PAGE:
In a speech in the Scottish Parliament, Dumbarton constituency MSP Jackie Baillie, praised veterans for their service and recognised that they were assets to their work places and communities. She specifically highlighted the lack of access to mental health services for army personnel and veterans. Across health boards, mental health services suffer from long waiting lists and staff shortages, but the MSP has called on the Scottish Government to invest in specialist services for conditions like PTSD.
The Scottish Government has endorsed the UK-wide ‘Strategy for our Veterans’ which aims to support service personnel and their families and ensure that they are not disadvantaged because they have served.
Service personnel often find the transition back to civilian life difficult, and while support is available across the country, for some, access to mental health services can be an important part of that journey.
“Our service personnel and their families make a huge contribution to communities right across the country. I was pleased to have the opportunity to pay tribute to the many service families living in Dumbarton, Vale of Leven, Helensburgh and Lomond during the debate.
“It is so important that specialist services are available to veterans when they need them, we must do all that we can to ensure that their transition back to civilian life is as smooth as possible.
“I hope that the Scottish Government will invest in mental health services, and specialist services for veterans in their upcoming budget.”
Notes to Editors
Full text of Jackie’s speech:
Jackie Baillie (Dumbarton) (Lab):
As deputy convener of the cross-party group on the armed forces and veterans community, I am delighted that we have the opportunity today to have a debate—albeit that it is a short one—on the strategy for our veterans. It is a strategy that, as we know, was endorsed by the UK, Scottish and Welsh Governments just last month. It has, at its heart, recognition that service personnel and their families should not be disadvantaged by the very fact of their service, and that, where it is needed, special provision must be made to help those who have sacrificed most—those who have unfortunately been injured or bereaved.
I look forward to the Scottish Government working with key partners and, most important, with veterans themselves, because it is important that we learn from lived experience. That will progress consultation on implementation of the strategy in Scotland. As we have heard, the strategy touches on a host of devolved areas—housing, health, education, skills and employability, to name but a few.
I am very pleased that the strategy will build on the valuable work of the first veterans commissioner, Eric Fraser, and his successor, Charlie Wallace. They have already published a number of reports about the experience of veterans in Scotland, and have made a number of recommendations that I commend to the minister. I hope that he will look at them with a view to implementing them.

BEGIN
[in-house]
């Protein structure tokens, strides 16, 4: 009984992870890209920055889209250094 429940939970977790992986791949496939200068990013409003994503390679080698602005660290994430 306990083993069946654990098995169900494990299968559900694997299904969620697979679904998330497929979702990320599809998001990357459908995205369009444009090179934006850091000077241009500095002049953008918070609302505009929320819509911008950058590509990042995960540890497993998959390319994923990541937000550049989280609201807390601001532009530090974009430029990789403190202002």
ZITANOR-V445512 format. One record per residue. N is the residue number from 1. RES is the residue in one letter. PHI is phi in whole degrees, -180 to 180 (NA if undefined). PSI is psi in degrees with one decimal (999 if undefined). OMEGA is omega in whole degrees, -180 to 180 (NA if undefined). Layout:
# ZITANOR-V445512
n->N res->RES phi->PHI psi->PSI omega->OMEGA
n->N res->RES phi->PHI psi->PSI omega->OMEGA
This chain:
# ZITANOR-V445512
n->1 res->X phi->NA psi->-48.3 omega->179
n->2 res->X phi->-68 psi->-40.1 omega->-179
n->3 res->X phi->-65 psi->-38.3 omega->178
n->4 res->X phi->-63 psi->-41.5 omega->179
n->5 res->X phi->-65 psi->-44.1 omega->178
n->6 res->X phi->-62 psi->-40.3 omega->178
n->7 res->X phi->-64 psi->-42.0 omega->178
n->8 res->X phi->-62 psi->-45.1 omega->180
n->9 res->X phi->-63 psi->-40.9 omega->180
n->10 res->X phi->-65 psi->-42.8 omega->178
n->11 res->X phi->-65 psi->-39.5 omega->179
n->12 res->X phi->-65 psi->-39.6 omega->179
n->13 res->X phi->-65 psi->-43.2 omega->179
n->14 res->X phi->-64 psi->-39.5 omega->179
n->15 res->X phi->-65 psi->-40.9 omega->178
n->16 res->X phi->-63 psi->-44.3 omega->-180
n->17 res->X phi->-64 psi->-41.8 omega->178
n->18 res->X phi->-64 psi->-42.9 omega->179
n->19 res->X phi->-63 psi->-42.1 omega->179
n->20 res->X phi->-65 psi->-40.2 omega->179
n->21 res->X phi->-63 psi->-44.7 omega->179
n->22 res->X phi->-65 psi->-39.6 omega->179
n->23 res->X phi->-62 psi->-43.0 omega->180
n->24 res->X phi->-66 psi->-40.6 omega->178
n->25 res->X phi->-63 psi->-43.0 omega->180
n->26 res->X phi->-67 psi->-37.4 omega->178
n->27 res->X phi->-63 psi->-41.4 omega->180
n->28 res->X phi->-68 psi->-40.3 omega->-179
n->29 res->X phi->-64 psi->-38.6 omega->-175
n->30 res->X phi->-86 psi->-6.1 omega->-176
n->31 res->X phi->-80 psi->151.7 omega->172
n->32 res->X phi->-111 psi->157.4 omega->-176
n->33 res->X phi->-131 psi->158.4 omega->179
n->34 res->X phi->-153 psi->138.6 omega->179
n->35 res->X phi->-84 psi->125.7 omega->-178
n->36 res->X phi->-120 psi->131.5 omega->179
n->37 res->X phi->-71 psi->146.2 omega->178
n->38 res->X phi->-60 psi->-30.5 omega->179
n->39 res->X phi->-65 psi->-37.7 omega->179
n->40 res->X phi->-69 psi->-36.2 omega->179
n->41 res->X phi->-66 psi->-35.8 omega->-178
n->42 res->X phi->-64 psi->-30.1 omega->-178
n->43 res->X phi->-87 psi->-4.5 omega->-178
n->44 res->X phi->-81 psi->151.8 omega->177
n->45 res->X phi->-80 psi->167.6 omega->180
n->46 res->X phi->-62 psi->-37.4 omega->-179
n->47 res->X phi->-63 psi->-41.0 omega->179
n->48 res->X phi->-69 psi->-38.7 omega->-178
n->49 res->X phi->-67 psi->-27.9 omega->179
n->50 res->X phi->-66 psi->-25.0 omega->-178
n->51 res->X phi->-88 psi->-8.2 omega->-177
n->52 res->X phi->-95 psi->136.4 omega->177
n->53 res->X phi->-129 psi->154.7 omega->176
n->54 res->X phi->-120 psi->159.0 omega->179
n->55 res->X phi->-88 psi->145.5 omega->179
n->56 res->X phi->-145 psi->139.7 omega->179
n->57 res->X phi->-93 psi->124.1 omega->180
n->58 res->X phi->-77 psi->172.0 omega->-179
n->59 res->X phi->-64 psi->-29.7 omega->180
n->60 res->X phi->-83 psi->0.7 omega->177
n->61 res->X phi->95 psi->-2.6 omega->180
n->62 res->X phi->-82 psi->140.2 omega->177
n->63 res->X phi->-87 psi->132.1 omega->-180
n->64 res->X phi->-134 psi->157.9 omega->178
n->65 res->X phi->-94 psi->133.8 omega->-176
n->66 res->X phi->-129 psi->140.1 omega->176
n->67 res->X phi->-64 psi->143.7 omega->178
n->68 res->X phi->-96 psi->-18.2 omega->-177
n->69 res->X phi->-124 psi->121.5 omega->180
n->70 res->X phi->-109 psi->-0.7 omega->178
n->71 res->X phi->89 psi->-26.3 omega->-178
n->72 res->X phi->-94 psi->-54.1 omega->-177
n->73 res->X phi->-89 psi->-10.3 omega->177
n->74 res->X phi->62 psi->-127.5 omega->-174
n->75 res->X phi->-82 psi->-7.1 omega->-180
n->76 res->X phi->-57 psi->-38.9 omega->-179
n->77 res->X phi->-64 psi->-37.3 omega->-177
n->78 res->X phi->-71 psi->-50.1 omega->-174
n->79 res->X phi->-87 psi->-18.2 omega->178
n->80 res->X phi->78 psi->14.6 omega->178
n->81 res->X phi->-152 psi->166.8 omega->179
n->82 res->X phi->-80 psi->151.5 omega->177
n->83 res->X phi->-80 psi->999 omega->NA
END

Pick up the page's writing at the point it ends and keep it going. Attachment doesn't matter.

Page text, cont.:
In the short time that I have available, I will focus on Labour’s amendment, which refers to
“specialist physical and mental health services”.
The Scottish Veterans Commissioner rightly noted that although priority has been given to healthcare for veterans, it is clear that we must not be complacent about the quality of services and the need to keep them under constant review.
I know that politicians like to talk about the postcode lottery that exists among health boards, but I have to say that there are also inconsistencies within heath boards. We can and should do much better. I think that everybody would agree that it is right that the people who have sacrificed most for their country deserve the best possible services and care. There are challenges in respect of our mental health services, including long waiting times, pressure on staffing and lack of sustainability. The challenges affect everyone—not just veterans. However, there is undoubtedly a requirement for specialist services, as my colleagues have said, for people who have severe and enduring problems as a result of their military service. Those services need to be developed and sustained, and they need to be provided not just in healthcare, but in social care.
I welcome the Government’s mental health action plan, which mentions veterans. I know that veterans experience challenging mental health problems as a result of their service. Some in my constituency have suffered, and continue to suffer, from PTSD, and I know that more could be done locally to support them. The Scottish Veterans Commissioner asked for a specific plan to tackle mental ill health among veterans. I ask the minister to consider that and to consider how we might remove barriers to accessing mental health services for veterans, how we deal with the persistent problem of the postcode lottery in services and how, in particular, we protect specialist PTSD services. I think that we would all acknowledge that funding for specialist mental health services is patchy, short term and insecure. I hope that the minister has had a conversation with the Cabinet Secretary for Finance, Economy and Fair Work, and that he will address that issue in the budget next week.
Finally, members are right to acknowledge that veterans are an asset to their workplaces and their communities. I know from the veterans in Dumbarton, the Vale of Leven and Helensburgh what a fantastic contribution they make to our area. I thank them and all veterans for their service to our country. It is incumbent on us to repay that service by ensuring that their transition to civilian life is smooth and seamless.